So, the historical data we actually do have, especially after one considers other examples from antiquity, is actually impressive.

Finally, I would also like to add that I believe it to be mistaken to adopt the attitude that the gospels are not a reliable source of history.

For an exhaustive treatment of this question, see here or visit our Old and New Testament research page located here.

Courage and Godspeed,
Chad

Resource:

1. Gary Habermas and Mike Licona, The Case for the Resurrection, p. 127-128.

Thursday, November 04, 2010

Book Release: The Resurrection of Jesus- A New Historiographical Approach by Mike Licona

Mike Licona's new book The Resurrection of Jesus- A New Historiographical Approach is now available! I just started the book yesterday and am very excited about his new approach!

About the Book from the Publisher

The question of the historicity of Jesus' resurrection has been repeatedly probed, investigated and debated. And the results have varied widely. Perhaps some now regard this issue as the burned-over district of New Testament scholarship. Could there be any new and promising approach to this problem?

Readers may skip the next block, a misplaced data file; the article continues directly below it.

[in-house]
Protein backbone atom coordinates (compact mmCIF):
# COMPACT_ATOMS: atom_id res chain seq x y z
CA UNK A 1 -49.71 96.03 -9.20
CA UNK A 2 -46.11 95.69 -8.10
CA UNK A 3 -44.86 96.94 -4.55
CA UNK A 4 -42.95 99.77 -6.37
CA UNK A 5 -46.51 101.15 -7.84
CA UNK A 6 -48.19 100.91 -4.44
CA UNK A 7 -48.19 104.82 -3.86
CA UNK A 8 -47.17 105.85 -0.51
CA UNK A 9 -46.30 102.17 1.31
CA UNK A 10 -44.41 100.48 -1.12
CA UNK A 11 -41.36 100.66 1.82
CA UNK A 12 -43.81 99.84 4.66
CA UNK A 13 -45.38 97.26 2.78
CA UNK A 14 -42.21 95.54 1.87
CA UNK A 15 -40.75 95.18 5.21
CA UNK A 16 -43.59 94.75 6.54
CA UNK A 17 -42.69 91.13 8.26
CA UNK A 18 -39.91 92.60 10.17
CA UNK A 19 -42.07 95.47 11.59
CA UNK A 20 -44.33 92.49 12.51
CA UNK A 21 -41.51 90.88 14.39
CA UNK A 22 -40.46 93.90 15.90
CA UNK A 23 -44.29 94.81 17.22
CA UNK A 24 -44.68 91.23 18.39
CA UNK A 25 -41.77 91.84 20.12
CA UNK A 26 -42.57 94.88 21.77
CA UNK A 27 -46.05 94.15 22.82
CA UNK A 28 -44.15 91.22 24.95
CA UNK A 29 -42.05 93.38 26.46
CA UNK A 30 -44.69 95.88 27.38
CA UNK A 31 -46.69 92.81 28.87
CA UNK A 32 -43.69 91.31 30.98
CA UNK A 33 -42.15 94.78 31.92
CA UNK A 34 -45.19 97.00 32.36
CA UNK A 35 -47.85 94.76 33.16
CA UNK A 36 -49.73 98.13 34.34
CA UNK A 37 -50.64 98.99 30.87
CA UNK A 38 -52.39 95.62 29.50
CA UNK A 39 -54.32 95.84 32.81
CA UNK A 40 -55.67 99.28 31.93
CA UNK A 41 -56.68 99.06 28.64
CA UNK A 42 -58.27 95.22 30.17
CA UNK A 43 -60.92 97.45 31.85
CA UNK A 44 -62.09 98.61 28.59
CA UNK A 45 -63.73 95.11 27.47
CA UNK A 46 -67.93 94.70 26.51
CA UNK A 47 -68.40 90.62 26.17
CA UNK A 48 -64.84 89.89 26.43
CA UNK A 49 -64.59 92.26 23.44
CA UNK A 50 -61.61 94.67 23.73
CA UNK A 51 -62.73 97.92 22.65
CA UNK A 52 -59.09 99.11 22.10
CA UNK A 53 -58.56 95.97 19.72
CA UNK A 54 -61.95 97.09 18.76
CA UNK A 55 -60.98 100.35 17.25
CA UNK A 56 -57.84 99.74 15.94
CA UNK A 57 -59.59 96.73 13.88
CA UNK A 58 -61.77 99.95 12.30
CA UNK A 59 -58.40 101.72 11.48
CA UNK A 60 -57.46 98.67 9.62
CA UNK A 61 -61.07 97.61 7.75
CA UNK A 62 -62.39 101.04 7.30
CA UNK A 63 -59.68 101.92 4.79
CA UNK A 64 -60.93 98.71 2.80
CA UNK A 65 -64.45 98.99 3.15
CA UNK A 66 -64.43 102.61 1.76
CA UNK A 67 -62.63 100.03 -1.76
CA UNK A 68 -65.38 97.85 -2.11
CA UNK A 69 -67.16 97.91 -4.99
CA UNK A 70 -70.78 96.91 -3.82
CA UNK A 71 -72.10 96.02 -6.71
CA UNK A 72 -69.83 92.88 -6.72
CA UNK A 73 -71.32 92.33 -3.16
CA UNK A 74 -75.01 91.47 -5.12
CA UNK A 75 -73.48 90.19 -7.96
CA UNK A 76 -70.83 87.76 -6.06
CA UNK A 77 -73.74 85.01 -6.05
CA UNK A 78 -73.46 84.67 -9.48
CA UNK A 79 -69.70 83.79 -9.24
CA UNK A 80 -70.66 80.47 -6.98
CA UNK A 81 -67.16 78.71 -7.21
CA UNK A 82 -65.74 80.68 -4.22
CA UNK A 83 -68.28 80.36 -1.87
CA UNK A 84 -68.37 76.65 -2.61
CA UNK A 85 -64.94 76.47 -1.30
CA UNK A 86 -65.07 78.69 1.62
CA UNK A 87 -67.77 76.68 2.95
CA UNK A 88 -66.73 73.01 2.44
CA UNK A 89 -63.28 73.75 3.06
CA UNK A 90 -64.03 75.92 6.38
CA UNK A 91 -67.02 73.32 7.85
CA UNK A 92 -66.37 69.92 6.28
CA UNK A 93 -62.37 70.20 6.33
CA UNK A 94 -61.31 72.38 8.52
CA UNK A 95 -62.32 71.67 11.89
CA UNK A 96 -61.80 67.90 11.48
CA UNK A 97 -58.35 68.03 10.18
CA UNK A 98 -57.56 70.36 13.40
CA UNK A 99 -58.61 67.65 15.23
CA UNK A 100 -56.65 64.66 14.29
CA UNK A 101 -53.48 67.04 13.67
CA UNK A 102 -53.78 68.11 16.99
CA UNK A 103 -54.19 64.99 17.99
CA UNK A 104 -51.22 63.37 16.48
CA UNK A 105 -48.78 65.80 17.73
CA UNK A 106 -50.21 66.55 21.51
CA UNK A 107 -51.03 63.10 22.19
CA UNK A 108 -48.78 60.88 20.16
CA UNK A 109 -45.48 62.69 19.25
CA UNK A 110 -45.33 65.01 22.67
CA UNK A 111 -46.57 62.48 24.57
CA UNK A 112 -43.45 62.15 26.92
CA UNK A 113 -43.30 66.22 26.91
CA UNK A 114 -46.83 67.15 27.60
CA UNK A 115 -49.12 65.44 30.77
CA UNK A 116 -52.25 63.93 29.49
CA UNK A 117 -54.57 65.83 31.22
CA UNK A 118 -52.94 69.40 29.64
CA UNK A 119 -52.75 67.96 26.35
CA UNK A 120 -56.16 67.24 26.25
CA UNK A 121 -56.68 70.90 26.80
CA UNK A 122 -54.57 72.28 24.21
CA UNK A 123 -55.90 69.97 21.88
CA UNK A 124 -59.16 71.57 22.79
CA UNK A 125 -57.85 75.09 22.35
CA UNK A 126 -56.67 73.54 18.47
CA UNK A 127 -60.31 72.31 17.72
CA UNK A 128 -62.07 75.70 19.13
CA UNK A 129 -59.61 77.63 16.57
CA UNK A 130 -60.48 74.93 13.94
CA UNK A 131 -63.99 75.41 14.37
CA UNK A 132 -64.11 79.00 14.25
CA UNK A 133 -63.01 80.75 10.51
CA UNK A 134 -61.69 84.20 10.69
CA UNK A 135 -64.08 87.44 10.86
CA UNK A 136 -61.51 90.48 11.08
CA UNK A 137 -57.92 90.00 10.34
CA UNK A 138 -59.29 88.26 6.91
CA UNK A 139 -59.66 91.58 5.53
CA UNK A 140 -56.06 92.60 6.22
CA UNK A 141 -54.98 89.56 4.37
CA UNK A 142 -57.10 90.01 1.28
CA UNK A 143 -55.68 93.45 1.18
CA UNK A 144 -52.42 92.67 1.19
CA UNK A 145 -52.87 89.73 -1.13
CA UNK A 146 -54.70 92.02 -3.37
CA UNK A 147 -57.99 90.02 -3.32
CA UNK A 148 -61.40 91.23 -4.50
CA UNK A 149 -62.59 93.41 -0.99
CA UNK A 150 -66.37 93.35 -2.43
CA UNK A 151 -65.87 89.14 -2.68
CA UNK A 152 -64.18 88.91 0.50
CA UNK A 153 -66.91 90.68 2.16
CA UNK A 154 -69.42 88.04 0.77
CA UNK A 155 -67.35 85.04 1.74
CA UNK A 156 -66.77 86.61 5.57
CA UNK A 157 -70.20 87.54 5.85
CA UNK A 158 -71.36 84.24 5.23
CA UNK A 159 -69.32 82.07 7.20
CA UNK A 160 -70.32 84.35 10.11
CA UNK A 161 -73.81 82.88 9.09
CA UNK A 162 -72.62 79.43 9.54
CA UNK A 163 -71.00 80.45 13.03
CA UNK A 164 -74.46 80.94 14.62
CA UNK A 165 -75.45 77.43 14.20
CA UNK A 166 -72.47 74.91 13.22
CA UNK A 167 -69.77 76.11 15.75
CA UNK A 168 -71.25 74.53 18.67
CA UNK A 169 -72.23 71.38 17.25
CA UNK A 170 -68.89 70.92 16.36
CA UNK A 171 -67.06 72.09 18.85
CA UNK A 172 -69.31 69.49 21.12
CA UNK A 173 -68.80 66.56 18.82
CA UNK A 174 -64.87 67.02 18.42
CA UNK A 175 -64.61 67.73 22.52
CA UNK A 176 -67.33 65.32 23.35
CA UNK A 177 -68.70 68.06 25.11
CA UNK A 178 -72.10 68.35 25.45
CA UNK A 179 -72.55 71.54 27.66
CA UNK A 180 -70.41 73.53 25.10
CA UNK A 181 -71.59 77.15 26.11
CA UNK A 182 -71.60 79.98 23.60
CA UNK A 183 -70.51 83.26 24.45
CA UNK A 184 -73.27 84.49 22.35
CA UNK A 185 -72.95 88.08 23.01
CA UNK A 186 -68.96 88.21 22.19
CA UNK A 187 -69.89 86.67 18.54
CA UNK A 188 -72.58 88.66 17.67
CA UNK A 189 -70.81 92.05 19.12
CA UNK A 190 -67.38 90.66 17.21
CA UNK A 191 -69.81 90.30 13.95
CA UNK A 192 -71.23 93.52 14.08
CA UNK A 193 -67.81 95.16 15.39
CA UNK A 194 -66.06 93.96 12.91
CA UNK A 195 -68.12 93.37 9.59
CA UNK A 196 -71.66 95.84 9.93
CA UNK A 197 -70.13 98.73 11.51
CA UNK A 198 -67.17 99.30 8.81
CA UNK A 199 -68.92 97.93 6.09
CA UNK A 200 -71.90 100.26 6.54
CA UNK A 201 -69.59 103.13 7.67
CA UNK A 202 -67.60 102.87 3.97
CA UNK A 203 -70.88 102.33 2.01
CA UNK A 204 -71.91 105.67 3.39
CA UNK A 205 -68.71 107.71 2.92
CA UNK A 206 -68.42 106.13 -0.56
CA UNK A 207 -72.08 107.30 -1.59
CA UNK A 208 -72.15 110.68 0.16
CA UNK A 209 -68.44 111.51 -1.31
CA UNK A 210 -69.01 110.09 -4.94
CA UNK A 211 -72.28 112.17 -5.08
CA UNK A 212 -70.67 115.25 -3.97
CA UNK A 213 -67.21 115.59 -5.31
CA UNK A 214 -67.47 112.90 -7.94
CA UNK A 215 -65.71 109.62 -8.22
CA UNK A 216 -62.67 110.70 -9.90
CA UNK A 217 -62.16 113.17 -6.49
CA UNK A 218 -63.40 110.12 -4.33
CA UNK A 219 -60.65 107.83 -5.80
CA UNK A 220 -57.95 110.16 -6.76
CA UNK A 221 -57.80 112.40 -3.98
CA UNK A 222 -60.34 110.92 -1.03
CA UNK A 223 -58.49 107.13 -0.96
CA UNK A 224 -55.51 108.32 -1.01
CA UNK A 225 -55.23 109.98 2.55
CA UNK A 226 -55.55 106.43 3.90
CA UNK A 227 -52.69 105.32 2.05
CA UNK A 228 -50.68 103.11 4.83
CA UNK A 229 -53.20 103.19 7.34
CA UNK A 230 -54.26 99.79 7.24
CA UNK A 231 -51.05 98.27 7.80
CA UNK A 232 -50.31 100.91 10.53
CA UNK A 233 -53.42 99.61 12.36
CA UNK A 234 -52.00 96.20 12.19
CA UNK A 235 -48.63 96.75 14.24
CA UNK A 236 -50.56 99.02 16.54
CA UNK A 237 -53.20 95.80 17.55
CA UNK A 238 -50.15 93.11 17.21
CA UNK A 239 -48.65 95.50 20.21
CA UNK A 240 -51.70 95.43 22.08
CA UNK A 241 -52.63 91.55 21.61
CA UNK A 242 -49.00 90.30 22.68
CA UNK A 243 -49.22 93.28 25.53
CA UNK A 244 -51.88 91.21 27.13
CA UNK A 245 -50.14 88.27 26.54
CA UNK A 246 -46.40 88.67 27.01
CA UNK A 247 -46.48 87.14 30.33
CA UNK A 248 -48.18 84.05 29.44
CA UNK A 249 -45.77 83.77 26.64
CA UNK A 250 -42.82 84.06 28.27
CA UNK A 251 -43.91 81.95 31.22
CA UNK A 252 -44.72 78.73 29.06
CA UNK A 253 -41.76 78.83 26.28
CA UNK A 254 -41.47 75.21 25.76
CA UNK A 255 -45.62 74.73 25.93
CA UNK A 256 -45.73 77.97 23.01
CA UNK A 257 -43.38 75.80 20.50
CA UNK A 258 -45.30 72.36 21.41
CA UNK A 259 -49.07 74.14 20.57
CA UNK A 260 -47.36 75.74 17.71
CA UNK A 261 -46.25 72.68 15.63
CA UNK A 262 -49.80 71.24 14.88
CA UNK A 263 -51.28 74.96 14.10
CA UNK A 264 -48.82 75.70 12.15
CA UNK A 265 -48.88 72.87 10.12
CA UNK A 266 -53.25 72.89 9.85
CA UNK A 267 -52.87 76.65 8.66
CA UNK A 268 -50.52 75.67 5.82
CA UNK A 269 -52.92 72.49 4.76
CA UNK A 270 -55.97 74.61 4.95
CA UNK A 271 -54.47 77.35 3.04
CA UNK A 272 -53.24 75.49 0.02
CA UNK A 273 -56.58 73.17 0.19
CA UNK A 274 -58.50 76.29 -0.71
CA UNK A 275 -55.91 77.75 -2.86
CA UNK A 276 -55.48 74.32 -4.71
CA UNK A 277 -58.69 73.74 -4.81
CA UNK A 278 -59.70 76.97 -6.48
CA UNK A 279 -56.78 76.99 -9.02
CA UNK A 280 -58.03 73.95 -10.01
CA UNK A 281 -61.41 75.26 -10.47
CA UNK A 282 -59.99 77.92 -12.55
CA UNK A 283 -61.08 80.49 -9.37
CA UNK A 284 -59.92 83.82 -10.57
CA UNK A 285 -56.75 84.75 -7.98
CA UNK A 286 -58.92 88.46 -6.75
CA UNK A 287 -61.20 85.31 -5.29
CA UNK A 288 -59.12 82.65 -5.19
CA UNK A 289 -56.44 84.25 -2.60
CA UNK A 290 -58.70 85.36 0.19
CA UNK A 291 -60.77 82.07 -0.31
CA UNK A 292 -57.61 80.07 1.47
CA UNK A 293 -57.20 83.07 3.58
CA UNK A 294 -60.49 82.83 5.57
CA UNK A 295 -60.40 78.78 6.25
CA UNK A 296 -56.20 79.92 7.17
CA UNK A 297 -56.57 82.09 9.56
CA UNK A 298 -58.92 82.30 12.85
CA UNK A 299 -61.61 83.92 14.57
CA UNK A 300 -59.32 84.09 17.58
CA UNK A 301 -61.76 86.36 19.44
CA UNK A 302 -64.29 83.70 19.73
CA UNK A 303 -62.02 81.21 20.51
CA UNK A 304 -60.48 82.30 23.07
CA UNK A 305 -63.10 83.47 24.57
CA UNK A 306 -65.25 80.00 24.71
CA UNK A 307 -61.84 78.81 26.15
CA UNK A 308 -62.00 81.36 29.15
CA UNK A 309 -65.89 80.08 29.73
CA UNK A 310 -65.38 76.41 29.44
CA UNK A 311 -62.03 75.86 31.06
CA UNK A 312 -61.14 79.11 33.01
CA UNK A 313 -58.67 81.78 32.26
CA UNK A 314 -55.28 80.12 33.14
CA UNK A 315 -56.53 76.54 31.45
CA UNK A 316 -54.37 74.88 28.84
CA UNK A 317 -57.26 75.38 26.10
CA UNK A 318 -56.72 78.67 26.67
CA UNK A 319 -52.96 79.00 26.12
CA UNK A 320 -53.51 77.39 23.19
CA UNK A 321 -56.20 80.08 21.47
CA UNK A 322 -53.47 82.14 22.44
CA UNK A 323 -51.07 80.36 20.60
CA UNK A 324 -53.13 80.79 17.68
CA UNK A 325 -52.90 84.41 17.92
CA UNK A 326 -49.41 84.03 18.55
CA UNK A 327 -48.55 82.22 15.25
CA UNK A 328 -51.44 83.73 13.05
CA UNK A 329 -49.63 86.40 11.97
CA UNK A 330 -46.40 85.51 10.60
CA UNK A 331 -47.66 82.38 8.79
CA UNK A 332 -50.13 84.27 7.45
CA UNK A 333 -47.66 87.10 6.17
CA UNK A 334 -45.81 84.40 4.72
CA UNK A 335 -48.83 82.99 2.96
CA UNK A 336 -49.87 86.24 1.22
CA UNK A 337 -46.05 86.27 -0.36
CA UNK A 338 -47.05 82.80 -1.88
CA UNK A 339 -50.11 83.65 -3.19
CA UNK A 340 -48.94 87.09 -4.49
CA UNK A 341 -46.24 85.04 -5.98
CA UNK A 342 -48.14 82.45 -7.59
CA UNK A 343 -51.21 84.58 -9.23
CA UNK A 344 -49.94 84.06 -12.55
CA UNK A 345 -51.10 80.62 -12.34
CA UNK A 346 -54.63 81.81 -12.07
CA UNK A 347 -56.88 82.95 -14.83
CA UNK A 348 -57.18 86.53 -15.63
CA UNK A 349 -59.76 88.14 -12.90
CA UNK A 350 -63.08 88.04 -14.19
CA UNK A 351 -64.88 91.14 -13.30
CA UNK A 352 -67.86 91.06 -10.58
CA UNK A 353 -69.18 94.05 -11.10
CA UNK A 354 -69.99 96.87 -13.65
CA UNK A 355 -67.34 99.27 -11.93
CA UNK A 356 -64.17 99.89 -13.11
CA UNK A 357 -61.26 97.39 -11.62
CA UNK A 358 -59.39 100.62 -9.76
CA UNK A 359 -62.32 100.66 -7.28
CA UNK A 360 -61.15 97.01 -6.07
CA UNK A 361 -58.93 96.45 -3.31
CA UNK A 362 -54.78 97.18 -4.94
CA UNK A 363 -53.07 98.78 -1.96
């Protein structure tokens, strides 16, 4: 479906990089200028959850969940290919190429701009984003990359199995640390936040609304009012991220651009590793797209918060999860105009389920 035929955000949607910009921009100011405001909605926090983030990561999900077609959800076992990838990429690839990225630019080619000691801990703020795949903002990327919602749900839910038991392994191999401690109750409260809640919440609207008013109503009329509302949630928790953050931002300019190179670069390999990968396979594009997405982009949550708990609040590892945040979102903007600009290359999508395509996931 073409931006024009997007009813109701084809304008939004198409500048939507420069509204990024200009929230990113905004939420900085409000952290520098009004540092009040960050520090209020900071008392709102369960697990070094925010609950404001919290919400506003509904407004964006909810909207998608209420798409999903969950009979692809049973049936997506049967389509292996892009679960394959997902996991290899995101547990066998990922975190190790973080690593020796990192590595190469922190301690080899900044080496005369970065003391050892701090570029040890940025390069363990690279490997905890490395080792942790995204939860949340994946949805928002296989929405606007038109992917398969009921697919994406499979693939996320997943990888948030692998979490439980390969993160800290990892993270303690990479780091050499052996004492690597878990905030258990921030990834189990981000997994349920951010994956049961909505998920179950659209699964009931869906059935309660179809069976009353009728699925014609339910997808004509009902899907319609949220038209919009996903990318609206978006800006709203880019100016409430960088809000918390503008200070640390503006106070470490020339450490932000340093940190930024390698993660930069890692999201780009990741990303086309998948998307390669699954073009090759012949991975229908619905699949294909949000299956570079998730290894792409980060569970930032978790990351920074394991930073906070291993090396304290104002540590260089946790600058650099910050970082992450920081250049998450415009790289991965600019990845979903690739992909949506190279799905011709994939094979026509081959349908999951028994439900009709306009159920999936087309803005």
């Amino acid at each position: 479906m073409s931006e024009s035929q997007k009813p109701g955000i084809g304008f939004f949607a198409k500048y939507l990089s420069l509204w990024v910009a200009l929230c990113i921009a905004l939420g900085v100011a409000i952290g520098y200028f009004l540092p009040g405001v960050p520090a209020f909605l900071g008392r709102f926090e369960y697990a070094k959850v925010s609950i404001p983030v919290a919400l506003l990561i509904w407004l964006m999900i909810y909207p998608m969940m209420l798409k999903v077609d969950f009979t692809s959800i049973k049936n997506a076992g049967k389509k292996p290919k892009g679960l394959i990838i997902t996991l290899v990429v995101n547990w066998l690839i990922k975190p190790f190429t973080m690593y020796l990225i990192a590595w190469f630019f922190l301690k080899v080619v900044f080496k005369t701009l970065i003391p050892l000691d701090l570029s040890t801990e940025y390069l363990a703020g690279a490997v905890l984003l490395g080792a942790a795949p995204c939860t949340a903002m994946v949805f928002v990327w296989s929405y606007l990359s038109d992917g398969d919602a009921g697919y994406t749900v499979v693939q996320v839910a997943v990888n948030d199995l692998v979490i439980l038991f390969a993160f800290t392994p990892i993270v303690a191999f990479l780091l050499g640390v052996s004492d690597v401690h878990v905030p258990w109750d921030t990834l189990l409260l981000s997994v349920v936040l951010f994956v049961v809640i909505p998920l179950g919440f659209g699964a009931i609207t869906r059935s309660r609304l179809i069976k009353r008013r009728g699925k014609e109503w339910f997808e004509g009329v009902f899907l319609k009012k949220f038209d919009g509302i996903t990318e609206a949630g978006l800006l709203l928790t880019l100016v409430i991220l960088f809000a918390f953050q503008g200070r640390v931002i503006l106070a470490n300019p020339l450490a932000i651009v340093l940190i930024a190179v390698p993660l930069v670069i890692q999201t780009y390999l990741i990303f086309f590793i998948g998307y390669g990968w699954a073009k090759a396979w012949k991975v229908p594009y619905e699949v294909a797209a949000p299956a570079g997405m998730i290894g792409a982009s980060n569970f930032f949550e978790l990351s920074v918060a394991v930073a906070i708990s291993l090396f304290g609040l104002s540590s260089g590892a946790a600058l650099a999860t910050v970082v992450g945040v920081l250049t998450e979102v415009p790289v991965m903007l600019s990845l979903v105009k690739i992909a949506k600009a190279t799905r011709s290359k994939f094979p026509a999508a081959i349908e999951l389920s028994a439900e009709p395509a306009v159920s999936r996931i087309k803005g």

Yes, answers Michael Licona. And he convincingly points us to a significant deficiency in approaching this question: our historiographical orientation and practice. So he opens this study with an extensive consideration of historiography and the particular problem of investigating claims of miracles. This alone is a valuable contribution.

But then Licona carefully applies his principles and methods to the question of Jesus' resurrection. In addition to determining and working from the most reliable sources and bedrock historical evidence, Licona critically weighs other prominent hypotheses. His own argument is a challenging and closely argued case for the historicity of the resurrection of Jesus, the Christ. Any future approaches to dealing with this "prize puzzle" of New Testament study will need to be routed through The Resurrection of Jesus.

Contents



This is the book to read on the resurrection!

You can get it here.

Courage and Godspeed,
Chad